In Religion, a distinctive methodology - ‘Critical Religion’- is deployed to interrogate the historical construction and limitations of the term itself, and to ask positive but searching questions about the place of religious discourse - and discourse on religion - in contemporary societies. This approach yields valuable insights for the various research specialisms in the grouping, with stimulating interdisciplinary connections made with adjacent fields.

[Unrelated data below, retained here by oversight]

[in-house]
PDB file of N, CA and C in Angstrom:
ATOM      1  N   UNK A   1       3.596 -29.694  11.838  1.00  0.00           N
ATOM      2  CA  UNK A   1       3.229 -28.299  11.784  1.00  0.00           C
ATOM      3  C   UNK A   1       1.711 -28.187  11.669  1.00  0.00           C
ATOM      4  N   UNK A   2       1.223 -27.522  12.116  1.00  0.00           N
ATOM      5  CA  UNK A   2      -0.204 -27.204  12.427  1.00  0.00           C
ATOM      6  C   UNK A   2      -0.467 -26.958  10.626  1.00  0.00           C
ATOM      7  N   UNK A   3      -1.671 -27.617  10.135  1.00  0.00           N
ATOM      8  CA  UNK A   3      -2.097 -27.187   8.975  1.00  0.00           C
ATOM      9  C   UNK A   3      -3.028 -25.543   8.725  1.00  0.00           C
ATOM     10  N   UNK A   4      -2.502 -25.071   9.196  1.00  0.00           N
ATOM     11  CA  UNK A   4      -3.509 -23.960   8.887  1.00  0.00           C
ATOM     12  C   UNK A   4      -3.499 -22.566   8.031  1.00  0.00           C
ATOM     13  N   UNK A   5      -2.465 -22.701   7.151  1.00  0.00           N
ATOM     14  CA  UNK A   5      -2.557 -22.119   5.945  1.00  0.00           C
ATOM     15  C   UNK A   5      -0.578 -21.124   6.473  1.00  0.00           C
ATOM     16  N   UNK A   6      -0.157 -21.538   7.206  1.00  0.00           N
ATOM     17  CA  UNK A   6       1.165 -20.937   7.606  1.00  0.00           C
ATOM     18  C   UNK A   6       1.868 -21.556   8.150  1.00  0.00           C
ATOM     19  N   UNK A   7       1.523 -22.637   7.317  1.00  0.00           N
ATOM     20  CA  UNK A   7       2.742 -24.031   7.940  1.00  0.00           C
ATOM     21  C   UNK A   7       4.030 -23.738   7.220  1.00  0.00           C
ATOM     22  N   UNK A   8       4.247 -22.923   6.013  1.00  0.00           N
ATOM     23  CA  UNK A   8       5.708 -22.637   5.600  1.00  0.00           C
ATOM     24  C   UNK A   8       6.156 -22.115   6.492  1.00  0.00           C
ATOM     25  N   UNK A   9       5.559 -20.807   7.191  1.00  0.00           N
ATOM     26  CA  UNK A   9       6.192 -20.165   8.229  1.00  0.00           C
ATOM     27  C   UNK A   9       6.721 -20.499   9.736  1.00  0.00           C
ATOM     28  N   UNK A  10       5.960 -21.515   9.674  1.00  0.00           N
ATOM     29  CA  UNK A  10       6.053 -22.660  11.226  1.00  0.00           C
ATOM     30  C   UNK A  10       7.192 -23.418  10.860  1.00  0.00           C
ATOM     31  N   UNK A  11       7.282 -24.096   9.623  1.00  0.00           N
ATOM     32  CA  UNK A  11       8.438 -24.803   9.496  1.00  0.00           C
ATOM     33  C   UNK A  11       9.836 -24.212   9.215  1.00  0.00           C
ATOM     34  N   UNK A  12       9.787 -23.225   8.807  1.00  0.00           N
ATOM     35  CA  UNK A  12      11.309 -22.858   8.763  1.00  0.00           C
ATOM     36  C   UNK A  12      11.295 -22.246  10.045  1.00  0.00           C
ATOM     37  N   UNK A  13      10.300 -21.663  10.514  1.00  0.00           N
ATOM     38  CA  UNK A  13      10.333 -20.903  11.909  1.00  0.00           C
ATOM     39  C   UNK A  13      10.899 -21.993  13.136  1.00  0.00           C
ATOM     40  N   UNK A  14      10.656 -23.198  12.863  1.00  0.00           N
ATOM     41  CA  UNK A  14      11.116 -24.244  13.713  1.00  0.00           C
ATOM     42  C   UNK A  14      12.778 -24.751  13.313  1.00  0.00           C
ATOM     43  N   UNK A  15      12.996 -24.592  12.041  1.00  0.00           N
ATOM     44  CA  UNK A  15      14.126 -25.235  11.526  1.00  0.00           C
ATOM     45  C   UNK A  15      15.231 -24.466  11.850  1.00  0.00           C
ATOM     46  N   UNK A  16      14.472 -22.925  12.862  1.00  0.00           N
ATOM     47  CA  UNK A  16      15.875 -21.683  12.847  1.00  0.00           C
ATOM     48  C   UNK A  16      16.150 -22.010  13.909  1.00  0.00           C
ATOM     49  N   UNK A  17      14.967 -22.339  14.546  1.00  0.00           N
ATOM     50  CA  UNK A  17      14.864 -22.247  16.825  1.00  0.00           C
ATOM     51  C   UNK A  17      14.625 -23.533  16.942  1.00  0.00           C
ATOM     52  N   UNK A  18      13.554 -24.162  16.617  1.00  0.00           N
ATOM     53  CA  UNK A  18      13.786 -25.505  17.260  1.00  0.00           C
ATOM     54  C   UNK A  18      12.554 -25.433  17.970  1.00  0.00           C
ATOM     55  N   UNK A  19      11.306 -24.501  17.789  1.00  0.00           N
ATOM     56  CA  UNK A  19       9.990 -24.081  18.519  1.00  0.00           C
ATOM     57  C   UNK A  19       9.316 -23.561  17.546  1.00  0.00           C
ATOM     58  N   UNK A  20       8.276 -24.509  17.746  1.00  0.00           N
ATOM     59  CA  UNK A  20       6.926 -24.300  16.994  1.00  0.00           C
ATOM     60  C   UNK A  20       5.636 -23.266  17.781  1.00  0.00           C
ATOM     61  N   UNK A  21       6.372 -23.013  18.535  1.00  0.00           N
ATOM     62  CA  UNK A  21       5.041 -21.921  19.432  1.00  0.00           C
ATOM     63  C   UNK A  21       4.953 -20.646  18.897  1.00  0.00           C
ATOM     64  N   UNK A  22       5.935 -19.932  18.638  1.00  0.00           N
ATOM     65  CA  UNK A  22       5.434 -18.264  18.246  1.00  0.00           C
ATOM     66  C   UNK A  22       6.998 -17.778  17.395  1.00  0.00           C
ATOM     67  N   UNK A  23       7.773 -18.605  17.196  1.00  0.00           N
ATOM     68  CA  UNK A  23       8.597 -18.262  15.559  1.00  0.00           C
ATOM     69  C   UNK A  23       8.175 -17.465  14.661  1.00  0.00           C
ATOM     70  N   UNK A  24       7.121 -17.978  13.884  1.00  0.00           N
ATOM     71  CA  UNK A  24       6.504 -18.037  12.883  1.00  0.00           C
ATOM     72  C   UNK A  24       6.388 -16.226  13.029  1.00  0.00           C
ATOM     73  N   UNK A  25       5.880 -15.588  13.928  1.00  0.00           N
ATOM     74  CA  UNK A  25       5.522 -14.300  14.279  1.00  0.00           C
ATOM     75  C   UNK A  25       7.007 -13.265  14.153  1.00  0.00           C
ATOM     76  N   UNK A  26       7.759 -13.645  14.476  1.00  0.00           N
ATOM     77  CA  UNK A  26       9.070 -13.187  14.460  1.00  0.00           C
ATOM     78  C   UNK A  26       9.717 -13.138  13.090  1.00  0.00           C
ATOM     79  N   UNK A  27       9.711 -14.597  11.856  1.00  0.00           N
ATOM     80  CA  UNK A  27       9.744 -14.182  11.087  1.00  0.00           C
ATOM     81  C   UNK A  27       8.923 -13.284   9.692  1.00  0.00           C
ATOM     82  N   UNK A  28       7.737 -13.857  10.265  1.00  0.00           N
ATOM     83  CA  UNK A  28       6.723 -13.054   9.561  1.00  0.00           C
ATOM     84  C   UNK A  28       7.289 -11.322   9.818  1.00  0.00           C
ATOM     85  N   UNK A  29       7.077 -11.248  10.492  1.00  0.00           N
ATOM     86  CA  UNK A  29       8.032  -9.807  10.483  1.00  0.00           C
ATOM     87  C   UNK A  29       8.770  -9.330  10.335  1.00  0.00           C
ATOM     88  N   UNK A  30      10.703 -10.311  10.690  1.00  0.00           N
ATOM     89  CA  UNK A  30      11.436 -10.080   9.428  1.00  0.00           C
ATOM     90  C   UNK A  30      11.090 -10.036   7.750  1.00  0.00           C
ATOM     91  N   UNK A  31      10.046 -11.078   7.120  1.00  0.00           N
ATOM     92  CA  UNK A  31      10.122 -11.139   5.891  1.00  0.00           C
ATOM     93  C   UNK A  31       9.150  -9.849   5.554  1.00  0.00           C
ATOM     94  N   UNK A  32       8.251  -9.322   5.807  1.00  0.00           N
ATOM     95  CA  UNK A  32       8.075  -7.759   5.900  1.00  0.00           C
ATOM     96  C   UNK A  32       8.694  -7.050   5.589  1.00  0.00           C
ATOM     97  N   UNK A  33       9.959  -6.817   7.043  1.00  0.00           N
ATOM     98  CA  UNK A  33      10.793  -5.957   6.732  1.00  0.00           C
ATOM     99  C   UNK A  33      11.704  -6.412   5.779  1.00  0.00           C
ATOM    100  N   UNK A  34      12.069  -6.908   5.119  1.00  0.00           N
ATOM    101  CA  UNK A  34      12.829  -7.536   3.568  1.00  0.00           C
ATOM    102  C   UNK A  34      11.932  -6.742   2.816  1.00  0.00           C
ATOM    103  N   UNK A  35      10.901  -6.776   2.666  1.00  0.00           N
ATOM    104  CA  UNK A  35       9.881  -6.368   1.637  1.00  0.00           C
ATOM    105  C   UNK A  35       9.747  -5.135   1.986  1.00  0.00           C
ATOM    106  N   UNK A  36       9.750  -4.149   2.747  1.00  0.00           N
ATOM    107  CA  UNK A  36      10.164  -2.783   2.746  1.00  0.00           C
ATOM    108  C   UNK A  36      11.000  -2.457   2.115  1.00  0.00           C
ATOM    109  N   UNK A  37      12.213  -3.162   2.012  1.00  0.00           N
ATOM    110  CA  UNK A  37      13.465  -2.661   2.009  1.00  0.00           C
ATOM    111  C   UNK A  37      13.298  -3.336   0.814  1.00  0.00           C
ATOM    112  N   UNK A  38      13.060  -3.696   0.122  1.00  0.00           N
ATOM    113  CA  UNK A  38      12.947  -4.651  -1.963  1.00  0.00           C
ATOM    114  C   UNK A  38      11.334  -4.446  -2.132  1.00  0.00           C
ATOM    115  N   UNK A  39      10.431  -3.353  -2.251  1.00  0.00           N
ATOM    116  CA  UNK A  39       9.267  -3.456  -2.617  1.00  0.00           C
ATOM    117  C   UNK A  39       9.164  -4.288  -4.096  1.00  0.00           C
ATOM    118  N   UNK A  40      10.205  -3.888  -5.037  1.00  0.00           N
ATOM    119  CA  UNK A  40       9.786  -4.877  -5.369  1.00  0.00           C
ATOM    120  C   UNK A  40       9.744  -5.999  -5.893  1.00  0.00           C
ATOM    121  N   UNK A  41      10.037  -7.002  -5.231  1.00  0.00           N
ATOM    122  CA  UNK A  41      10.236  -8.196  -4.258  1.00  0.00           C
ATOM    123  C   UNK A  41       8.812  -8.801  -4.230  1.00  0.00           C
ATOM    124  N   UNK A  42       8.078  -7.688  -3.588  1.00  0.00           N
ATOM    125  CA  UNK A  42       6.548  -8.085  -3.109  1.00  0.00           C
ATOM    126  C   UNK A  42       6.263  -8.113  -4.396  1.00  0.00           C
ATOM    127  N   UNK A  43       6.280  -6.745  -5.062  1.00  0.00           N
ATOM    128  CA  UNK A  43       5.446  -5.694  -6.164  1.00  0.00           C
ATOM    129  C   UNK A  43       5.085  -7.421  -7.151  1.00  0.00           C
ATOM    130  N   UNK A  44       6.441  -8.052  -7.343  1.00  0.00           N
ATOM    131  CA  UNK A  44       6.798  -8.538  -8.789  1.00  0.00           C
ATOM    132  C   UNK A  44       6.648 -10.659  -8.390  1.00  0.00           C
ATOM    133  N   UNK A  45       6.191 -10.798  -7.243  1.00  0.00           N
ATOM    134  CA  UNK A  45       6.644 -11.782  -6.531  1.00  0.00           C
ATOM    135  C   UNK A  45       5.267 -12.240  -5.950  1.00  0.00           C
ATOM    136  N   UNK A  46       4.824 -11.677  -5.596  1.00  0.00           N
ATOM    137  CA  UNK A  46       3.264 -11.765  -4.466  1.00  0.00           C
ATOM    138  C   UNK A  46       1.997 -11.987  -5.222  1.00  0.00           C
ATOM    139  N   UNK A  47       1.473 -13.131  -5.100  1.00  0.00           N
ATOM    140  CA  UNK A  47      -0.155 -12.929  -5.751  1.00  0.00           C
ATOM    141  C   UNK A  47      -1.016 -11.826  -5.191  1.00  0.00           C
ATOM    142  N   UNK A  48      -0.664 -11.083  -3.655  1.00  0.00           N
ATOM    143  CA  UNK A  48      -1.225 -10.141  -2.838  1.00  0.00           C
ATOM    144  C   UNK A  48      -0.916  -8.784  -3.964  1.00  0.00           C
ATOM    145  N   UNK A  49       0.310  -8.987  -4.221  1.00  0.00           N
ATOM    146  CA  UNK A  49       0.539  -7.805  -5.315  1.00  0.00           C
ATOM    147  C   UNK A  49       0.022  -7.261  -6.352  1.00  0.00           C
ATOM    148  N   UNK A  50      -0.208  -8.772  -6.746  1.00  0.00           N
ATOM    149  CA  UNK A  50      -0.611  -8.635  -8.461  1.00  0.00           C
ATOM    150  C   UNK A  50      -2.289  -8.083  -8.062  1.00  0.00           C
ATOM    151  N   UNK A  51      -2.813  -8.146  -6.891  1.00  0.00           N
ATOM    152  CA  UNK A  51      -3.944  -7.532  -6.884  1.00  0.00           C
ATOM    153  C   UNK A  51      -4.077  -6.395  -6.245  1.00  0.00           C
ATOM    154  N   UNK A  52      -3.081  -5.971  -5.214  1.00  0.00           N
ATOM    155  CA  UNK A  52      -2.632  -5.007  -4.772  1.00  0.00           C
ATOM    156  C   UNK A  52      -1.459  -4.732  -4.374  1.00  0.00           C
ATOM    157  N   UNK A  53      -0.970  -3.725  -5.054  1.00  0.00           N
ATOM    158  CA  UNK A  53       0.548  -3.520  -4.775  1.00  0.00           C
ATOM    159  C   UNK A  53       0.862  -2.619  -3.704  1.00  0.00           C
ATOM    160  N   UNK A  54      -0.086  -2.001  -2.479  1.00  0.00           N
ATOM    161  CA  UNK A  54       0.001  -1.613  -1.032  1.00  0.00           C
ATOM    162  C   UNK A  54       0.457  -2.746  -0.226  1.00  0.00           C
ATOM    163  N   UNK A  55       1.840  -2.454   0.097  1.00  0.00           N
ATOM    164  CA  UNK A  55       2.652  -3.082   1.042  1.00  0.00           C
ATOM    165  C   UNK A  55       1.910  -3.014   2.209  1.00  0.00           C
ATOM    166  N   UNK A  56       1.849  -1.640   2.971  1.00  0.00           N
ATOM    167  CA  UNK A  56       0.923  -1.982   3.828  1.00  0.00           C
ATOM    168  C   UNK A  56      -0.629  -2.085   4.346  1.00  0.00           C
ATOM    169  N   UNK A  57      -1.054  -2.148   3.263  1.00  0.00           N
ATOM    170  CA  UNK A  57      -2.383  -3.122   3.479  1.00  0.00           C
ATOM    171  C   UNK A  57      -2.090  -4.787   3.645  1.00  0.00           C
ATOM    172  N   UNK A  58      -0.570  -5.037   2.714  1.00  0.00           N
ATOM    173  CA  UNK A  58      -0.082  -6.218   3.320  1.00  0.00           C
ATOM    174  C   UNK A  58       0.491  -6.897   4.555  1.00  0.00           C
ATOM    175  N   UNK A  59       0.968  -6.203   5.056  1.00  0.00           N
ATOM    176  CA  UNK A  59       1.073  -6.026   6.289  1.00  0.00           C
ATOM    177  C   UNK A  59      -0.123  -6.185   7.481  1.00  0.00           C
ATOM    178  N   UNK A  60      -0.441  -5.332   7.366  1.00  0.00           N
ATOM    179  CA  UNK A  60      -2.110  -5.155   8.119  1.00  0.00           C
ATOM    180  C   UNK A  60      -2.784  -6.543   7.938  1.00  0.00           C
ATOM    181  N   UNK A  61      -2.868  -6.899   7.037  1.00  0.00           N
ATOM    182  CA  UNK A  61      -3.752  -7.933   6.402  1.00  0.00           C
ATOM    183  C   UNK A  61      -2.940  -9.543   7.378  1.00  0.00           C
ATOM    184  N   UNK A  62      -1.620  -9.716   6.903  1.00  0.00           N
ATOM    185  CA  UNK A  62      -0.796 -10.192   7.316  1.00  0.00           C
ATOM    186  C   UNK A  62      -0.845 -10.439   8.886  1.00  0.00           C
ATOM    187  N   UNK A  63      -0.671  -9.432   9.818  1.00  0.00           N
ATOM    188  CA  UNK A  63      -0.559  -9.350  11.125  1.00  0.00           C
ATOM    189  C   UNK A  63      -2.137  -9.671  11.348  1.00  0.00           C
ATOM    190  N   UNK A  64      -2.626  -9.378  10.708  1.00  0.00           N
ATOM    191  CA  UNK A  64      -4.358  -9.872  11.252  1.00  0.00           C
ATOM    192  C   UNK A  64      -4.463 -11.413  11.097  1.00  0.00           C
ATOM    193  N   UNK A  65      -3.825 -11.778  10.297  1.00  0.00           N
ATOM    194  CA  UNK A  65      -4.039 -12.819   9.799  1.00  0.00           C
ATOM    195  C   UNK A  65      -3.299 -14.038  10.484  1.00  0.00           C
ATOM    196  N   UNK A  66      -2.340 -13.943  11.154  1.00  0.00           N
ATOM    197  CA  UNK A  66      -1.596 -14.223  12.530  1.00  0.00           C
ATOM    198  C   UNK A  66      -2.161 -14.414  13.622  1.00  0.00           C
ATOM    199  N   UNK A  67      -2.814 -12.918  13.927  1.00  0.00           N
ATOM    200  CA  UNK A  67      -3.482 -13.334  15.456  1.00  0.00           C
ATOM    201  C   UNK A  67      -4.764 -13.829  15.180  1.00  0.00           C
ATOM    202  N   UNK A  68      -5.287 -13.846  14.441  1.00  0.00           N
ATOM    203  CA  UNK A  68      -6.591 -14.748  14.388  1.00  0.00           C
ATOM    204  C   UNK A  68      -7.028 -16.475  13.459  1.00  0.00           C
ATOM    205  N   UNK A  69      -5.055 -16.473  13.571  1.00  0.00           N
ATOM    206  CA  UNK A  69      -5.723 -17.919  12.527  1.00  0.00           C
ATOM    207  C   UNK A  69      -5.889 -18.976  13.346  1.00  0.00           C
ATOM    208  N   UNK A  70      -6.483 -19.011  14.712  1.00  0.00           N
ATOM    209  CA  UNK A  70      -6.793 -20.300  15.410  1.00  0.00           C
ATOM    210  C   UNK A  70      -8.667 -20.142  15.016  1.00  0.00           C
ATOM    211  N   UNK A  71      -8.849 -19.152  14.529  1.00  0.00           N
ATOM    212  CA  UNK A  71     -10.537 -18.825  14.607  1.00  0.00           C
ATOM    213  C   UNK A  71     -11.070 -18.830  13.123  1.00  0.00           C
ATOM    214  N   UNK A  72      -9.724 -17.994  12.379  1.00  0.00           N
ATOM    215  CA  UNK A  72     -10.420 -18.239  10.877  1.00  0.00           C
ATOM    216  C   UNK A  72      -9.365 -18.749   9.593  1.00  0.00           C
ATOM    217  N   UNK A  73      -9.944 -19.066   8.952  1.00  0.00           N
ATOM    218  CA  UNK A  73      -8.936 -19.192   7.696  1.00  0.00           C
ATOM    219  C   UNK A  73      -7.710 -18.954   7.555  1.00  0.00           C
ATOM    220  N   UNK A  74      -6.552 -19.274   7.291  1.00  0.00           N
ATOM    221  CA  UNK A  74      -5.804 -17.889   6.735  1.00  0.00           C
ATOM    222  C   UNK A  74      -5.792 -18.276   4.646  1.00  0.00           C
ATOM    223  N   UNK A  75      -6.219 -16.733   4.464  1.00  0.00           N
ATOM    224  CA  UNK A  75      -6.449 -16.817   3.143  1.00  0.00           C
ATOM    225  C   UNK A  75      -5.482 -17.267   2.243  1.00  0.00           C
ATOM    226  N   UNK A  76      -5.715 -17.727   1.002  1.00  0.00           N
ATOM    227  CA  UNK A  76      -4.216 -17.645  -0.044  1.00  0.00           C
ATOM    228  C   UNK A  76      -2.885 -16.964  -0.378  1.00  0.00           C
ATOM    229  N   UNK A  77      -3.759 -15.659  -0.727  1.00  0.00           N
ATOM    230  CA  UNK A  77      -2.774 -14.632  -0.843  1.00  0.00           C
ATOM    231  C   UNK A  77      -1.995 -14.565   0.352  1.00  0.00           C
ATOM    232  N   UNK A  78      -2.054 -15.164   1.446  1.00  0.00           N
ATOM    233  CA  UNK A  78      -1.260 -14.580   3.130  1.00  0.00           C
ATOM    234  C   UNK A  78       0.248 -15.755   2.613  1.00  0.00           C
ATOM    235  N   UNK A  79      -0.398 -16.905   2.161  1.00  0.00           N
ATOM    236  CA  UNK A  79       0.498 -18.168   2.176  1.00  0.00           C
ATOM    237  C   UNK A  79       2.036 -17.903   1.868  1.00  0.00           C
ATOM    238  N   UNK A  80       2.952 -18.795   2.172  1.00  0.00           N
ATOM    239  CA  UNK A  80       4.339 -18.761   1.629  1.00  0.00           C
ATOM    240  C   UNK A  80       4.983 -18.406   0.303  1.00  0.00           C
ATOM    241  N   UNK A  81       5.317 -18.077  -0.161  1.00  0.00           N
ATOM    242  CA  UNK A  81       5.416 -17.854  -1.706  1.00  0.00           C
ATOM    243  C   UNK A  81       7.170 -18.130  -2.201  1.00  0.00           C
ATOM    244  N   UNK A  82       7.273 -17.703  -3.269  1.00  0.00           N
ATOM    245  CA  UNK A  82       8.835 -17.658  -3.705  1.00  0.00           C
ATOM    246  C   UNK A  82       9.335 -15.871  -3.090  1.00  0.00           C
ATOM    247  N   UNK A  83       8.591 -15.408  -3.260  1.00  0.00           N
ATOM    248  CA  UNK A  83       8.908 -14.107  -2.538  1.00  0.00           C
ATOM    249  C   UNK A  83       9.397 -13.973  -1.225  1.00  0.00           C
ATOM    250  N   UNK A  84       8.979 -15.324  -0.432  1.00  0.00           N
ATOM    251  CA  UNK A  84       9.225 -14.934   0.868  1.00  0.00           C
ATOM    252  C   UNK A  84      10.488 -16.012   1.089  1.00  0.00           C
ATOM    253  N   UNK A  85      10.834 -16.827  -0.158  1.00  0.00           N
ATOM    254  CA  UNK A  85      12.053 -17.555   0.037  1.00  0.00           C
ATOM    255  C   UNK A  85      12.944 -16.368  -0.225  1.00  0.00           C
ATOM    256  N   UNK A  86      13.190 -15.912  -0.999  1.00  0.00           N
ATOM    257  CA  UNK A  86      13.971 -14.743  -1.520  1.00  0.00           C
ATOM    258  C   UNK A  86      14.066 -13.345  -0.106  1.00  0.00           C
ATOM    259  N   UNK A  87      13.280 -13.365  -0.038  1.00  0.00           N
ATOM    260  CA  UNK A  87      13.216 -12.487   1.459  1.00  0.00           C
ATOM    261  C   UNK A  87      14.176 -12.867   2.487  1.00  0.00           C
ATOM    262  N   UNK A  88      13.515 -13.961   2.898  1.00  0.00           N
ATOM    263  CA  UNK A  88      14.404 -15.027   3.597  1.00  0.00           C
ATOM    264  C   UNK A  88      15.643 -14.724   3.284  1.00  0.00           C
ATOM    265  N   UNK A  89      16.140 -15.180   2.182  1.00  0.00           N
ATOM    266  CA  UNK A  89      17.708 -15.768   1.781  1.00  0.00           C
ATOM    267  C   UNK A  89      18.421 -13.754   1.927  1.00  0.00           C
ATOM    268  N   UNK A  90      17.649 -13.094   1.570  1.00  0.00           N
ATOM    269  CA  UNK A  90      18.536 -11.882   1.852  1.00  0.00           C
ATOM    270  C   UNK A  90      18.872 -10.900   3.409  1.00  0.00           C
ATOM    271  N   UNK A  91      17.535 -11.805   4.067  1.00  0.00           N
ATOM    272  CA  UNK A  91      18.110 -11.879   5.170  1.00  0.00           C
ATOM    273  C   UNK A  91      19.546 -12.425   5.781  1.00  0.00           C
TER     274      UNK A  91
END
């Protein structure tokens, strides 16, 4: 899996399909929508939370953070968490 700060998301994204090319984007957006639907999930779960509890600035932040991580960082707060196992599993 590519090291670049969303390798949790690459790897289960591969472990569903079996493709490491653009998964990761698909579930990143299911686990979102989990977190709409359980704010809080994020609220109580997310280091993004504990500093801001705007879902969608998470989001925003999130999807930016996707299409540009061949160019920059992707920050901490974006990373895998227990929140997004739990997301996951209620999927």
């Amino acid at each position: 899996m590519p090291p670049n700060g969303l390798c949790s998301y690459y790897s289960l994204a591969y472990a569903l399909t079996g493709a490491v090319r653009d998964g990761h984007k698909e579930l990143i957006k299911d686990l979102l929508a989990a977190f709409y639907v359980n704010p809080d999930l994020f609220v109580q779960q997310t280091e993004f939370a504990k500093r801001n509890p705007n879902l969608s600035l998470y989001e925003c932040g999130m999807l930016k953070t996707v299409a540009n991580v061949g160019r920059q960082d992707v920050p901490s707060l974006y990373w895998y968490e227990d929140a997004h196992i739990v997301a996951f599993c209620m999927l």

In addition we focus on three major research themes: colonial and postcolonial studies; studies of gender and sexualities; and literature and religion. The first points to a broad historical view which untangles relations of domination but also accommodation and translation in colonial and post-colonial cultures such as India and the Middle East, as well as the imperial centre(s) in Europe (the resonances of colonial discourses, anti-colonial struggles and post-colonial quandaries in discourse about religion, for example). The second traces the way in which gender and sexual categories are constructed historically and are the subject of contemporary social and political controversy. The third considers the intersection of religion with literature (and the arts), with philosophy, and with critical theory. A particular emphasis is on hermeneutics and the questions of textuality and interpretation. We are interested in how religion necessarily crosses over into other realms of thinking and experience, and how this might be made manifest in the various textual expressions handed down by tradition or found within contemporary culture. In pursuing these research themes we work as interdisciplinary groups with colleagues in English Studies, Modern Languages, and Education, to emphasise the continuities of inquiry that cut across language and culture.